While economists claim that the recession is officially over, seven years later there are still many people who have had to make some difficult choices about their 401(k)s. Unlike a Traditional or Roth IRA, a 401(k) retirement plan resides with your empIoyer. And if you lose your job or switch employers, there are some serious issues to consider.
Here are four things to consider about rolling over your 401(k) after losing or switching your job:
Cashing out your 401(k)
If you need the money, of course, you may not have a choice but to tap your retirement account. However, if you liquidate any money in your 401(k) account before age 59½, you will pay both ordinary income taxes as well as a 10 percent early withdrawal penalty.
The exception is if you lose your job and are 55 or older. In this case, most plans allow you to access your funds without an early withdrawal penalty. The downside is that you will still owe taxes on your withdrawal and forfeit the ability to earn tax-deferred growth on those funds.
Leaving your 401(k) with your former employer
You may think that it’s convenient to keep your retirement assets in your old company’s plan, but it can limit your investment choices over what you could do with the money in an individual IRA. Plus, if you have more than $1,000, but less than $5,000, your employer can transfer your assets into a Safe Harbor IRA with an investment company that they choose — and which may have a different selection of funds, higher fees and beneficiary restrictions than you would prefer.
And if you have less than $1,000 in your employer-sponsored 401(k) account, your ex-employer can close your account and send you a check – minus a 20 percent tax withholding.
One of the benefits to leaving your money in your 401(k) is that your funds are protected from creditors, which is not something that most states allow with individual IRAs.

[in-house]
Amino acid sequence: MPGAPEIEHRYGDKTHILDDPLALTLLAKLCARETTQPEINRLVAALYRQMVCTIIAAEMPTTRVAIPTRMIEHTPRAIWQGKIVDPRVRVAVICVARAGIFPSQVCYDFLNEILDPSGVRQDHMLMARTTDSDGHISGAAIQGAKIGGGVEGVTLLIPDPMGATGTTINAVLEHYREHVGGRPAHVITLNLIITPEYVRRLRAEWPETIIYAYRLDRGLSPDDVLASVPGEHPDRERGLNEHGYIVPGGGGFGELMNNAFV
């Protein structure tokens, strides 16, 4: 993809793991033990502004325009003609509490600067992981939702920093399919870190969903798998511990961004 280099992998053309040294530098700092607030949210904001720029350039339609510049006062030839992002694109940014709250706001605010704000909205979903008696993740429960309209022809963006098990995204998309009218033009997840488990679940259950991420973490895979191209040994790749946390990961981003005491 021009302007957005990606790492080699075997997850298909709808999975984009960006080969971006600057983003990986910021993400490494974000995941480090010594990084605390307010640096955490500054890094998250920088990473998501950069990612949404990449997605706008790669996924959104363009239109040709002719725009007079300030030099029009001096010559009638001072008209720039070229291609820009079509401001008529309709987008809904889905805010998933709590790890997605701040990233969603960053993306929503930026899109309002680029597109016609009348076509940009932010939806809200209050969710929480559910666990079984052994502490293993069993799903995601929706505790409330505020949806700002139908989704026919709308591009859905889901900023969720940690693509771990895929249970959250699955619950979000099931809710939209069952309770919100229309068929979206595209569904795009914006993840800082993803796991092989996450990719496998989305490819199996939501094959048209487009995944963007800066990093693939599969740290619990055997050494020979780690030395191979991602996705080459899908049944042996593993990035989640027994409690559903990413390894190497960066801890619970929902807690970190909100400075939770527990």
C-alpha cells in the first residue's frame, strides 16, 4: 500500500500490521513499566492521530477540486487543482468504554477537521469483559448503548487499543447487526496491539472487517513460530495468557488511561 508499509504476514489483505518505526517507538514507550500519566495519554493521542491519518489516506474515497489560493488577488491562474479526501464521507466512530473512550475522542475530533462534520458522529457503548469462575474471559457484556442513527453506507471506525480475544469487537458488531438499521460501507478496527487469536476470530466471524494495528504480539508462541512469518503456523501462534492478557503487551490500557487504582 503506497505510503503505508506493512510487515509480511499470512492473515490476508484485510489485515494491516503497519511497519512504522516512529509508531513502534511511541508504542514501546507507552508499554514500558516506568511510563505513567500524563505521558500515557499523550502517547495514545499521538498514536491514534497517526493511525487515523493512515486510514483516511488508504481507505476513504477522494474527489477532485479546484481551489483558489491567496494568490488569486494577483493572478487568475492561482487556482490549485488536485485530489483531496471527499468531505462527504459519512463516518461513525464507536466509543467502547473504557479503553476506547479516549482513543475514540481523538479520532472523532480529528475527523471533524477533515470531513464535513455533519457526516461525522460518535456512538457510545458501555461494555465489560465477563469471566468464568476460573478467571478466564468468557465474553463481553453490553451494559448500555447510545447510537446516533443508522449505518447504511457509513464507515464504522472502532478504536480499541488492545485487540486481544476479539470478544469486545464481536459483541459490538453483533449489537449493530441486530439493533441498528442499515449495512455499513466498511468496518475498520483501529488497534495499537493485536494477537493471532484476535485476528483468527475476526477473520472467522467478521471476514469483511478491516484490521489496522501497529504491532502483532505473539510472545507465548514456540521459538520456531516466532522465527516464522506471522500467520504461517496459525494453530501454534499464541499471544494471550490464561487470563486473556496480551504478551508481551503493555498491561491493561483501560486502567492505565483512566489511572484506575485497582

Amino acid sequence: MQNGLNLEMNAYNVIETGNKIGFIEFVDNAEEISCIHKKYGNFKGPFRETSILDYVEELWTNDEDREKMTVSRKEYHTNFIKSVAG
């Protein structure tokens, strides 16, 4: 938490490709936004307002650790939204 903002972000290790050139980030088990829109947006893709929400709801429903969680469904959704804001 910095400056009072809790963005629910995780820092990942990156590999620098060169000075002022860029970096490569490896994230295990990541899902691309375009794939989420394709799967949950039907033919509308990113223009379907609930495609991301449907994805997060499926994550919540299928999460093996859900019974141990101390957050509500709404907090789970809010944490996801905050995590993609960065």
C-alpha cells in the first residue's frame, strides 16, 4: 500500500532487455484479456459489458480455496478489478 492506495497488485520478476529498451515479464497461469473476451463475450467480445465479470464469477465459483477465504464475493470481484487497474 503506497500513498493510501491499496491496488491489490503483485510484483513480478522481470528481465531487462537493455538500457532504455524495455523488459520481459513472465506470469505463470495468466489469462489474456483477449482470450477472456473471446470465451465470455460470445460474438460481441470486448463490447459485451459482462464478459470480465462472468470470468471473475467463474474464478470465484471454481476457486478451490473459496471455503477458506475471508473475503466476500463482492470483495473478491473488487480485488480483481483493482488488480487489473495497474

Rolling your 401(k) into an IRA
If you decide to roll your 401(k) into an IRA, you are not tied into your employer’s investment options and can take greater control over what you do with your retirement savings. With an IRA, you can withdraw cash, penalty-free, for a first-time home purchase or qualified education expenses — something you can’t do with a 401(k).
You may also want to think about what type of IRA you want to direct your 401(k). With a Roth IRA, once you pay conversion taxes, your withdrawals are tax-free. The catch is that you must hold your Roth account for at least five years and are at least 59½ years old. Learn more about the difference between a 401(k) and Roth IRA.
Rolling your 401(k) into your new employer’s plan
If you quickly move into another job, you have the option to roll over your 401(k) into your new employer’s plan. There are potential obstacles to transferring your previous 401(k) to another employer’s plan, so make sure you understand the risks and rewards.
Ask for a trustee-to-trustee transfer
Any time you are rolling over your 401(k) from one account to another, you need to understand the very specific rules. It’s vital that you do not directly receive a check that you deposit directly into a checking or savings account. Instead, ask your company to send you a check for the 401(k) assets you plan to roll over for a trustee-to-trustee transfer, which is also called a direct transfer or a direct rollover.